Q: What were you most looking forward to when you started filming Season 4?
A: Revisiting the character of Psalms, and further development of the character. When he was introduced, he was a Freedman, and you didn’t think that there would be anything new or different from the other guys. Now, he’s starting to see things differently as he becomes head of labor on the railroad. To see him go from being property to being in charge is a huge leap. It’s a major arc: He went from being this angry, bitter guy who looked out for himself to looking out for others.
Q: You’ve been playing Psalms for four seasons now. In what ways are you most similar to Psalms? In what ways are you the most different?
A: We’re similar in that he’s a good storyteller and he looks out for others and his fellow man. Taking the time period into consideration, African Americans were very limited in the choices that they had, so I would imagine Psalms had a more tenacious personality. It’s not that I’m not tenacious, but you had to do a lot more then. That was probably a drive that you had and didn’t even know it. At that time, you had no idea if you would live to see the next day. You counted your blessings.
Q: You’ve had your share of fight scenes on the show. Do you enjoy doing them? Were you hoping there would be more this season?
A: There’s a good amount of action and a lot going on. Doing a Western and being able to play cowboys and Indians is cool. You get to revisit your kid days.
Q: After the disappearances of Cullen and Elam, Psalms worked his way up through the ranks of the railroad. Do you ever tease Anson Mount about being his boss now?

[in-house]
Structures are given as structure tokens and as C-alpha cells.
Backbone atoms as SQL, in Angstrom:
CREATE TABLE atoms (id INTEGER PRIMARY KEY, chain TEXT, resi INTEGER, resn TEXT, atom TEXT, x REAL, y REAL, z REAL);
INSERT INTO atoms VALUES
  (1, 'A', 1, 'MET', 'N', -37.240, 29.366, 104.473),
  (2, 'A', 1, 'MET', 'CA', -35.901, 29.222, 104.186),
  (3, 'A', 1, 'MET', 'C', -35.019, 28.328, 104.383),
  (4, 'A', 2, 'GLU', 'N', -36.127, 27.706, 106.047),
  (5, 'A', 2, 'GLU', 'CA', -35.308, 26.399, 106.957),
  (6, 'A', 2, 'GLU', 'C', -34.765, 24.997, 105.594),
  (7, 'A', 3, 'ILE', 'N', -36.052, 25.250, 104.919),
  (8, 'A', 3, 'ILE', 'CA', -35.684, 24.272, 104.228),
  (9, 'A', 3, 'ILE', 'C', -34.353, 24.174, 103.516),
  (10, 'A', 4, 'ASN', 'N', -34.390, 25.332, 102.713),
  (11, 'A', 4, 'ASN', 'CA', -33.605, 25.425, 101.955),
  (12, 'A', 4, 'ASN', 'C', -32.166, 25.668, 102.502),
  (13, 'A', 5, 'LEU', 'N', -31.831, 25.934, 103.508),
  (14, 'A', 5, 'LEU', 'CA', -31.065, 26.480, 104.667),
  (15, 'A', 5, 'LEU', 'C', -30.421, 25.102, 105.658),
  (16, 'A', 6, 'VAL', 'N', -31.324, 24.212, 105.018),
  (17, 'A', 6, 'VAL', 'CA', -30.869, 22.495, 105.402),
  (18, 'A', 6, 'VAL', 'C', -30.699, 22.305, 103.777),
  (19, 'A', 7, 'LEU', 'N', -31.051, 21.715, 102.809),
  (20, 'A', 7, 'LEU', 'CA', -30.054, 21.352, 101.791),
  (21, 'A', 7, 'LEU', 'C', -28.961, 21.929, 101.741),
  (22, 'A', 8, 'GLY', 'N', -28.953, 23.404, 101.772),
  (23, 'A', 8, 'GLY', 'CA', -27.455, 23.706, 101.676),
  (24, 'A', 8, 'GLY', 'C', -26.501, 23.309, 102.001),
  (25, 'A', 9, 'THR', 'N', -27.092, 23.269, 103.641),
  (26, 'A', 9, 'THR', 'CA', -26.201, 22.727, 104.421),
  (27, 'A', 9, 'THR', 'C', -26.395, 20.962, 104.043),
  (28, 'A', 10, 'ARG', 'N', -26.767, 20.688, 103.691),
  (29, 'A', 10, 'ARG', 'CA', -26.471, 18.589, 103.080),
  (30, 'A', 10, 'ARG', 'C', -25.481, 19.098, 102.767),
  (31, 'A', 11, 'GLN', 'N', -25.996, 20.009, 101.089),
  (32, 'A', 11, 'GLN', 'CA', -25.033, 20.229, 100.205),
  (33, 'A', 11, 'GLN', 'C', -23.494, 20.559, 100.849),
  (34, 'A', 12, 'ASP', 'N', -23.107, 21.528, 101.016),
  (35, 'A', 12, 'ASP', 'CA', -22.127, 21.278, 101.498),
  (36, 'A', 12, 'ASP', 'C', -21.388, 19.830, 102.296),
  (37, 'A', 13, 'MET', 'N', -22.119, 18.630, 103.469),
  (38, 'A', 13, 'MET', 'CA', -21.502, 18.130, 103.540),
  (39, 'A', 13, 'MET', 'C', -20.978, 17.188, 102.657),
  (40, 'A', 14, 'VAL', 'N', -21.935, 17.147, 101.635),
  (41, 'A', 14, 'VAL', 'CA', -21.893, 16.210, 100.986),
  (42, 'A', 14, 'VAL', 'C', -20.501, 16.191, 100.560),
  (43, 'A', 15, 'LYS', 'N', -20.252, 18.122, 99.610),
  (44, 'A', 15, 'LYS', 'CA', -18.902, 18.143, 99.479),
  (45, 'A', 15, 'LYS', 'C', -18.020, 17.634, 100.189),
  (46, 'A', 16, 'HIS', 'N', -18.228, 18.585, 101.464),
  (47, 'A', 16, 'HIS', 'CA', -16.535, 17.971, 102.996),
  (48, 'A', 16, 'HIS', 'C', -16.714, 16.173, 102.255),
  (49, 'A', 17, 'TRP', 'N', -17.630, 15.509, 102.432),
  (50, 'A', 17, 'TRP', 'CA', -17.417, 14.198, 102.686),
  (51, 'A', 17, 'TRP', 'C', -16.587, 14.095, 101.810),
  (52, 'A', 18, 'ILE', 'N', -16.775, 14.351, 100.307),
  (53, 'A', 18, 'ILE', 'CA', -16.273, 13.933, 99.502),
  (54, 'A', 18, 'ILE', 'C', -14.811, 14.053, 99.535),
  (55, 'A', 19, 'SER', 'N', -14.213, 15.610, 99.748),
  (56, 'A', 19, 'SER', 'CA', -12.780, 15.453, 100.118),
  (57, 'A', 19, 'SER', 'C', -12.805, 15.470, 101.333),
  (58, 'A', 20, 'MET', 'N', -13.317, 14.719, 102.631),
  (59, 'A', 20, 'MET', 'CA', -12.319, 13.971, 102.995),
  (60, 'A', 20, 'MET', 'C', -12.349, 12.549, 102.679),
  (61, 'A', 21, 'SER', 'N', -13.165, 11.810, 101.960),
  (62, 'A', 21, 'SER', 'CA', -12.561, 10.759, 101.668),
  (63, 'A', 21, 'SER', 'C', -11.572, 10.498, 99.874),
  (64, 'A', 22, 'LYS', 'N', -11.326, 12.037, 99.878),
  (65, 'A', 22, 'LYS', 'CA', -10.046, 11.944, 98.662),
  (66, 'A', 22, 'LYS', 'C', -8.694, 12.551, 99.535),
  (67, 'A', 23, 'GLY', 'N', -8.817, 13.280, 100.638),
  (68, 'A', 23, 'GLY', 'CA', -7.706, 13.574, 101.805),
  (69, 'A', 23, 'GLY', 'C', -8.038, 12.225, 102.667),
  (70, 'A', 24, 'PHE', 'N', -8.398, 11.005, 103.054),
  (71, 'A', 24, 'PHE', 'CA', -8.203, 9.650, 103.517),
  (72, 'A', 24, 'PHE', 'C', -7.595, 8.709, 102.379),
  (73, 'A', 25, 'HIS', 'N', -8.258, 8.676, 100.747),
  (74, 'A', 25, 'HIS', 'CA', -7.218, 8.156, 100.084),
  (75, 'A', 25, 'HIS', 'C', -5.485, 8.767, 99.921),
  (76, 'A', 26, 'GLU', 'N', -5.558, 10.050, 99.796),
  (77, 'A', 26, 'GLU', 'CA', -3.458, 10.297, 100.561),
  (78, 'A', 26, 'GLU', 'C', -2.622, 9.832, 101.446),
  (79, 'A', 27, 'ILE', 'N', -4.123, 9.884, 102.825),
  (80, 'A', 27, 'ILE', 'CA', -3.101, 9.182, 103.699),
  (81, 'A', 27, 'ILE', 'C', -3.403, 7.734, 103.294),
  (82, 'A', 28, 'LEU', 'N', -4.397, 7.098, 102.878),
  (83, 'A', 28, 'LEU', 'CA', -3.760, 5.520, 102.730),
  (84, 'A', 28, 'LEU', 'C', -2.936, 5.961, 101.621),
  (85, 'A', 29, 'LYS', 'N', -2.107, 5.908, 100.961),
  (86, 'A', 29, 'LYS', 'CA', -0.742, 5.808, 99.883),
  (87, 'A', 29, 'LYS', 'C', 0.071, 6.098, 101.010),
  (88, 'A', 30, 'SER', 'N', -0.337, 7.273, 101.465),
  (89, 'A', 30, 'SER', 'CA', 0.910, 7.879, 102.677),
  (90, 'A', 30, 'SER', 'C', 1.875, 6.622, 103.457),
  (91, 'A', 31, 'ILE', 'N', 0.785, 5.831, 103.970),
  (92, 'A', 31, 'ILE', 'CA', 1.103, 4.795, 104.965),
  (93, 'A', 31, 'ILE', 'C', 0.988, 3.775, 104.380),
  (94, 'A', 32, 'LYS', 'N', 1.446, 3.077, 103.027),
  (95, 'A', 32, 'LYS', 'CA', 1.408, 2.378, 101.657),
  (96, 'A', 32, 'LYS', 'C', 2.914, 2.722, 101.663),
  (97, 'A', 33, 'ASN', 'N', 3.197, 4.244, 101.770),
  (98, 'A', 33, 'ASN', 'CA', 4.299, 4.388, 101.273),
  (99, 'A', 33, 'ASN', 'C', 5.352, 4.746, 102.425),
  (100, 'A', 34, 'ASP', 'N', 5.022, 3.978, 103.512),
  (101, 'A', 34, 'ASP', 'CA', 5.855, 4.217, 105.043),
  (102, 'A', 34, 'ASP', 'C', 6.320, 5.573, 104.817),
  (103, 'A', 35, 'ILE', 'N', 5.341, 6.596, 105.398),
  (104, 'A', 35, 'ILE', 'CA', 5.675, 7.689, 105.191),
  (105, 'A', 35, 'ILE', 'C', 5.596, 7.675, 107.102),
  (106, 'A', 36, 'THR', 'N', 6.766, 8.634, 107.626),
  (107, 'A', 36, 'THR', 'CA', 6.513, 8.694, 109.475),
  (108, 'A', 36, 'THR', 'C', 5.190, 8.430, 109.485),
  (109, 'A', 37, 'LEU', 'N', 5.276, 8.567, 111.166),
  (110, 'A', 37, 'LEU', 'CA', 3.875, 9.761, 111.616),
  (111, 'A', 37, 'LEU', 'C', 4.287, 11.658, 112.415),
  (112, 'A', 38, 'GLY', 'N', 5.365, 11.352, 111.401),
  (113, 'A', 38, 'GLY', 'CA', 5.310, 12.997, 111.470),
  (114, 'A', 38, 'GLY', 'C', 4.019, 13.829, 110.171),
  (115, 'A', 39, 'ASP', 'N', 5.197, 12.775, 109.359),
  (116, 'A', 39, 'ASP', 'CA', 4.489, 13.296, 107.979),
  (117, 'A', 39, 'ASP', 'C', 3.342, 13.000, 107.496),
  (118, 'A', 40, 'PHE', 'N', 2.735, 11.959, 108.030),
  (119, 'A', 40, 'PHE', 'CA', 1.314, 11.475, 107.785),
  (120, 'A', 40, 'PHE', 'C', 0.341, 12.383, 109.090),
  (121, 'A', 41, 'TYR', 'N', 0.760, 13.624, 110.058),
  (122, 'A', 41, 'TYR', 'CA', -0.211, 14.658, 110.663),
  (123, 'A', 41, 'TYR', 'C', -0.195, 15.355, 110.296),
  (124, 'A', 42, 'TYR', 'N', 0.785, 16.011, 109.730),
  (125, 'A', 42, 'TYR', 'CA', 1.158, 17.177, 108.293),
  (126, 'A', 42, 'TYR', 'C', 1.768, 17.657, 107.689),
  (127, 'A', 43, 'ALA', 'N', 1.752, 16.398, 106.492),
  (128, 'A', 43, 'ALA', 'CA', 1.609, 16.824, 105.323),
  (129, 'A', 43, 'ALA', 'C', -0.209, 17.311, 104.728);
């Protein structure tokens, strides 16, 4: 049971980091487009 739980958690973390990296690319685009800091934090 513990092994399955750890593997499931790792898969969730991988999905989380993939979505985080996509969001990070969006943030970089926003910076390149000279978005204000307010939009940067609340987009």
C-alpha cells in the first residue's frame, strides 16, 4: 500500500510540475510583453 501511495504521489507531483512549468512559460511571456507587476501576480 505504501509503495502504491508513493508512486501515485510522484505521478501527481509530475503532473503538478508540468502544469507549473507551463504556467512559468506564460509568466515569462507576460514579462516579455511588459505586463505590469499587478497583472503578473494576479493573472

A: [Laughs] Not necessarily. “Never thought I’d live to see the day I be the boss of the boss,” Psalms says, but Cullen Bohannon is always going to be resurrected from whatever circumstances he’s in.
Q: You recently found out you’re going to be a father — congratulations! Has the show taught you any dos or don’ts of being a parent?
A: A lot of the actors have. Some of my cast mates are fathers, so they share my excitement. This is my first child, and they’ve reminisced about the anxiety and the fears as well as the joy of having a child, especially the first child.
A: This year, I’ve been doing more stretching and some tai chi. I try to keep my body moving and to stay in the present. It depends on the scene, too, because sometimes joking and laughing with the crew and cast can help with a moment and staying emotionally present. I’ve also been communicating much more with the directors to see what kind of picture they’re painting. That’s been very educational and advantageous. As I’m getting older and a little stiff, aside from yoga, I wanted to do something to strengthen and focus myself. My wife and I are celebrating our first anniversary, we have a child on the way, we’re looking for a home, I’m on the show and trying to advance my career, and I’m also writing scripts. There’s a lot going on, and it helps to gather yourself mentally, physically and emotionally.
Q: Has being on the show helped with your scriptwriting at all?
A: Absolutely, in terms of character development and creating noise, imagery, and the work it’s going to take to manifest. It’s one thing to imagine it, but when you’re editing and refining it, you want any reader to be able to build that too.
Q: You tweeted a photo of an ice cream truck that came on location this season. What was it like to see the truck sitting in the middle of an 1860s set? Who was the most excited about it?
A: I think we were all equally excited. [Laughs] It was funny because we were in the middle of nowhere — on location at the old Hell on Wheels set — and it was grungy and dirty, so to see that truck drive out there… I’m sure the driver was weirded out. It was an interesting juxtaposition, especially to see all these adults running like children. We had one last year, and we’ve had café and smoothie trucks, so we were all hoping for one this year. Nothing gets people excited like ice cream!
Read an interview with Robin McLeavy, who plays Eva >>Read More